Mitigating the College Oversell
Our society appears to be in the process of deciding that college oughtn’t be a foregone conclusion for every young American. Indeed, Marty Nemko calls the Bachelor’s degree “America’s Most Overrated Product”:
Even worse, most of those college dropouts leave the campus having learned little of value, and with a mountain of debt and devastated self-esteem from their unsuccessful struggles. Perhaps worst of all, even those who do manage to graduate too rarely end up in careers that require a college education. So it’s not surprising that when you hop into a cab or walk into a restaurant, you’re likely to meet workers who spent years and their family’s life savings on college, only to end up with a job they could have done as a high-school dropout.
Such students are not aberrations. Today, amazingly, a majority of the students whom colleges admit are grossly underprepared. Only 23 percent of the 1.3 million high-school graduates of 2007 who took the ACT examination were ready for college-level work in the core subjects of English, math, reading, and science.
Perhaps more surprising, even those high-school students who are fully qualified to attend college are increasingly unlikely to derive enough benefit to justify the often six-figure cost and four to six years (or more) it takes to graduate. Research suggests that more than 40 percent of freshmen at four-year institutions do not graduate in six years. Colleges trumpet the statistic that, over their lifetimes, college graduates earn more than nongraduates, but that’s terribly misleading. You could lock the collegebound in a closet for four years, and they’d still go on to earn more than the pool of non-collegebound — they’re brighter, more motivated, and have better family connections.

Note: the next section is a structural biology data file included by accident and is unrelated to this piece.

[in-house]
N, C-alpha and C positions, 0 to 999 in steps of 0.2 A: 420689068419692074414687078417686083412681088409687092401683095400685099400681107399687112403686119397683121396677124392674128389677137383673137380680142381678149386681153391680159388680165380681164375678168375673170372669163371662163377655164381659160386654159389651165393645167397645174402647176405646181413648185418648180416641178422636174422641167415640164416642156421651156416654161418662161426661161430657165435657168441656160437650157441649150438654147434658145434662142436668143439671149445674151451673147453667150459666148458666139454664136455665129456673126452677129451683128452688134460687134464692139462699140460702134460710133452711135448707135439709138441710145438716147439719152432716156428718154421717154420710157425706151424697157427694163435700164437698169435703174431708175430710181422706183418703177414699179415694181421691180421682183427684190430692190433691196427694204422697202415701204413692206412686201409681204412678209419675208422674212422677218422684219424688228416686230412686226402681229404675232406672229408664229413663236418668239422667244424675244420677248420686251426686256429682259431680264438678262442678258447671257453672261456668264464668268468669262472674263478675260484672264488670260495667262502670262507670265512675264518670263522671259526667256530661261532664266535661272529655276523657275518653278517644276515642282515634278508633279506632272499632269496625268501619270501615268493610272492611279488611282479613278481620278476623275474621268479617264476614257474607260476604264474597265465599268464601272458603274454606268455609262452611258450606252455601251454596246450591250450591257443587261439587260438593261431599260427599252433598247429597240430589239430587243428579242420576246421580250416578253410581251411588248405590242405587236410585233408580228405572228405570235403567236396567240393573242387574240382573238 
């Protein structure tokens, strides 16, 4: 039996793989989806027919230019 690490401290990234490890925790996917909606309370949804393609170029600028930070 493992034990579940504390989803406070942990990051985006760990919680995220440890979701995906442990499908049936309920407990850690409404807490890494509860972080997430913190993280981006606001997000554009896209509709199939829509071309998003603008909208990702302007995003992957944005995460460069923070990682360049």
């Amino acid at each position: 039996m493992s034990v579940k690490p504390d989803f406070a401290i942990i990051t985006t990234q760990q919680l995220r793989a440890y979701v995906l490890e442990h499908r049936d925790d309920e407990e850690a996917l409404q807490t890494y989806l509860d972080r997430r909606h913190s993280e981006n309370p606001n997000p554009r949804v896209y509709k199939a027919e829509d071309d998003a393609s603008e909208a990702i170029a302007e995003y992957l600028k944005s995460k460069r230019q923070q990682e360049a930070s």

College can be a rewarding and edifying experience, if the student is determined to make it one. The average family should raise the question around the dinner table, however, with the understanding that the right answer can be “not necessary.” If, after a few years of life in the workforce, the young adult concludes that higher education would represent time well spent, then by that very thought process, the conclusion is more apt to prove true.